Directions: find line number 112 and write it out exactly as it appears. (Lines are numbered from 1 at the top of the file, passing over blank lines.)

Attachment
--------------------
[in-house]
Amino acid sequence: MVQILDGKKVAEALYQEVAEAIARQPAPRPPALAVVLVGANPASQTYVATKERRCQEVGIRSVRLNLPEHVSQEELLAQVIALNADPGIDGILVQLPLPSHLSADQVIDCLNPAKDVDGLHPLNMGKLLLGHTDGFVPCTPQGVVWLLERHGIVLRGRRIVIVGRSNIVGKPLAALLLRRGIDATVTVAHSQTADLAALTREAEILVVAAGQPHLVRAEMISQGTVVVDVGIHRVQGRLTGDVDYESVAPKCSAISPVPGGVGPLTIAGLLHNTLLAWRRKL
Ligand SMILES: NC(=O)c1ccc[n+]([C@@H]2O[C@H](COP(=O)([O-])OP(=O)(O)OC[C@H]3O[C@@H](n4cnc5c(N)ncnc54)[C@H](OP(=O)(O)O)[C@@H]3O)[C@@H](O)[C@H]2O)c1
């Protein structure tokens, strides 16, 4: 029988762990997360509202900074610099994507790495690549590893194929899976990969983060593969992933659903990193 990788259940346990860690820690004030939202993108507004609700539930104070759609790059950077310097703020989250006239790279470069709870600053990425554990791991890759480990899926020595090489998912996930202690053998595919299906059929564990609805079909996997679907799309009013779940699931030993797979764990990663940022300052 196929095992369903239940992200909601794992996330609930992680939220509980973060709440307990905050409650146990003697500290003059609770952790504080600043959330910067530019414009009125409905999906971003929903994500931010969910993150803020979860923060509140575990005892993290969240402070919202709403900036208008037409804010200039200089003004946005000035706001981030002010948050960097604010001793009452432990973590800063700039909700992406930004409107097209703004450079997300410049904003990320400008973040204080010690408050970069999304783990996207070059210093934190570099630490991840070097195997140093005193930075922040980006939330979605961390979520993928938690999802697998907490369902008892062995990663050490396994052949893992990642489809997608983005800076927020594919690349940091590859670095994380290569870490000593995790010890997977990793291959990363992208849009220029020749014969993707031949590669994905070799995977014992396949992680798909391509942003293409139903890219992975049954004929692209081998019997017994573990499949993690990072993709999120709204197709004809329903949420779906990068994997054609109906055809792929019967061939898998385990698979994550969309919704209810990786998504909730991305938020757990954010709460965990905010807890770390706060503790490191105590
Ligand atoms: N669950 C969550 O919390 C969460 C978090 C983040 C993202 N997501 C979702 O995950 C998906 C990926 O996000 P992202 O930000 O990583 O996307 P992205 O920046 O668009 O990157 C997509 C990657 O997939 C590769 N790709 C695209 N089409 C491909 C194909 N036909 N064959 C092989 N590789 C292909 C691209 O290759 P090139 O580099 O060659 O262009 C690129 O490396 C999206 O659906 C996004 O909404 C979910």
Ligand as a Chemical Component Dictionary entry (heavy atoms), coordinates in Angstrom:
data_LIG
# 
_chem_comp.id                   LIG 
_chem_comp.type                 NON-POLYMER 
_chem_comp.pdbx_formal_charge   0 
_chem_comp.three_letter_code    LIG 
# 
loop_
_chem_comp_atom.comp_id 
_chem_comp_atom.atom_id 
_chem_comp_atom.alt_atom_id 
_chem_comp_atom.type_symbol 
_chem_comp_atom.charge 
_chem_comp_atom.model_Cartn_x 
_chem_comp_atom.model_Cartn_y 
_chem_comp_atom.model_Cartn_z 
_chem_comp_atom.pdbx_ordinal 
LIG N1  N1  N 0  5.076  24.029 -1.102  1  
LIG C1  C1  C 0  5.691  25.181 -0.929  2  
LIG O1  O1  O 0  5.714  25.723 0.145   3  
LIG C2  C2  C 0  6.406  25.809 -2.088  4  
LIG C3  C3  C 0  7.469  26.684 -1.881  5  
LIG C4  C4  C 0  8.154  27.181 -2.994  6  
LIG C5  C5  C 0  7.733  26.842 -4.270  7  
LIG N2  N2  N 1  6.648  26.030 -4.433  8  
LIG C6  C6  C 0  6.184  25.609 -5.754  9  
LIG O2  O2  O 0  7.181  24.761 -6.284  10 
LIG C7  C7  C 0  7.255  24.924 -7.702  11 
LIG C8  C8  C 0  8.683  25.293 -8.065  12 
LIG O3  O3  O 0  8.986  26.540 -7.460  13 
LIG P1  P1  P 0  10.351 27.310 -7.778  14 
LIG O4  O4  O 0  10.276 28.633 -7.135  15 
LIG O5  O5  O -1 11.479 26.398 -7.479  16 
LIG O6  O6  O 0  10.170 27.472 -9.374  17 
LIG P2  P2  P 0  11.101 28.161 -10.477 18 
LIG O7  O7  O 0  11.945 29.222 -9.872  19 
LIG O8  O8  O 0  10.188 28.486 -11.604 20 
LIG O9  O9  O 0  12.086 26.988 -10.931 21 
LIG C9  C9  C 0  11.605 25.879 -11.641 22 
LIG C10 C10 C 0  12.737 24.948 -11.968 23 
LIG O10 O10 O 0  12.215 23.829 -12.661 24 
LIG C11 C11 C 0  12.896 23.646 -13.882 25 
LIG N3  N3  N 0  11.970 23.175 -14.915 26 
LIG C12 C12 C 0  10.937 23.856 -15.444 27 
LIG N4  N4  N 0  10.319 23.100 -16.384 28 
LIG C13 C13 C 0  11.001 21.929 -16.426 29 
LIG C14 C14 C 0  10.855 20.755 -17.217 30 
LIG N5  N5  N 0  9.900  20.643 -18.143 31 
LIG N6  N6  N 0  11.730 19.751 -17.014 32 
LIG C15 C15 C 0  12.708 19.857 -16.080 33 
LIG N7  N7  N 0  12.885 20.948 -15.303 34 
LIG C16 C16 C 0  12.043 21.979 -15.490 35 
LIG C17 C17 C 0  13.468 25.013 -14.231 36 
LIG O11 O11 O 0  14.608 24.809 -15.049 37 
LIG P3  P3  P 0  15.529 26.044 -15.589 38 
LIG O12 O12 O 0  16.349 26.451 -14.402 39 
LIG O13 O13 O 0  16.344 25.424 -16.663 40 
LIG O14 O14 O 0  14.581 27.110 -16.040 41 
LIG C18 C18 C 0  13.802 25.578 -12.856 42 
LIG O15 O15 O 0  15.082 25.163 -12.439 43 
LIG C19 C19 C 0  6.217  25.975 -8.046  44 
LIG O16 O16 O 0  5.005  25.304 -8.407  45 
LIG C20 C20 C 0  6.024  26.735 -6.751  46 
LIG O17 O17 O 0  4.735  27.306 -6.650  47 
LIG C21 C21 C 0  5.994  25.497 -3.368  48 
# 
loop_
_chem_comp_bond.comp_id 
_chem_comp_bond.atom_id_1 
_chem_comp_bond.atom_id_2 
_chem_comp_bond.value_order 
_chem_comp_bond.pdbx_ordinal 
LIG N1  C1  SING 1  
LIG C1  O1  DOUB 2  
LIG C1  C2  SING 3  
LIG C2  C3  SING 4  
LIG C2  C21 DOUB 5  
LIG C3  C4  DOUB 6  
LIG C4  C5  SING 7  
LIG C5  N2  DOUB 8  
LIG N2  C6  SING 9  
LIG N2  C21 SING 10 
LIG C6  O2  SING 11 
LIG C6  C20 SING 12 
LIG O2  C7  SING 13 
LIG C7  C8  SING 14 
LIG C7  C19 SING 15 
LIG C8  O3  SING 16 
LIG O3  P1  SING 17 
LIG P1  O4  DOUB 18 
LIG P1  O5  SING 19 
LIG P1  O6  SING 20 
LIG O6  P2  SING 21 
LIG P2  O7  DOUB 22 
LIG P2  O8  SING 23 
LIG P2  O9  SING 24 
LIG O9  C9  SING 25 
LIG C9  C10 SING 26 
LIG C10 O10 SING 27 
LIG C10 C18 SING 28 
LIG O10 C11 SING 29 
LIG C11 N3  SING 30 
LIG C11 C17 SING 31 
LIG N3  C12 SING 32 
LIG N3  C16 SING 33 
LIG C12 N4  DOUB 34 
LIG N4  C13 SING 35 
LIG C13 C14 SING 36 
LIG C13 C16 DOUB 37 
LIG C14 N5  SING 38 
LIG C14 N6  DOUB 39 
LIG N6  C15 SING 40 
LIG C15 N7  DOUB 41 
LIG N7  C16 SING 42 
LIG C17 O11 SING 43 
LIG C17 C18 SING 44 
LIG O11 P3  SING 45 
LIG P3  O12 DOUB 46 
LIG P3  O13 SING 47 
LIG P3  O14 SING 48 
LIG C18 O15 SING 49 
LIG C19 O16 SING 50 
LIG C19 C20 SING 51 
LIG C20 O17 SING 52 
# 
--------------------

LIG C12 N4  DOUB 34 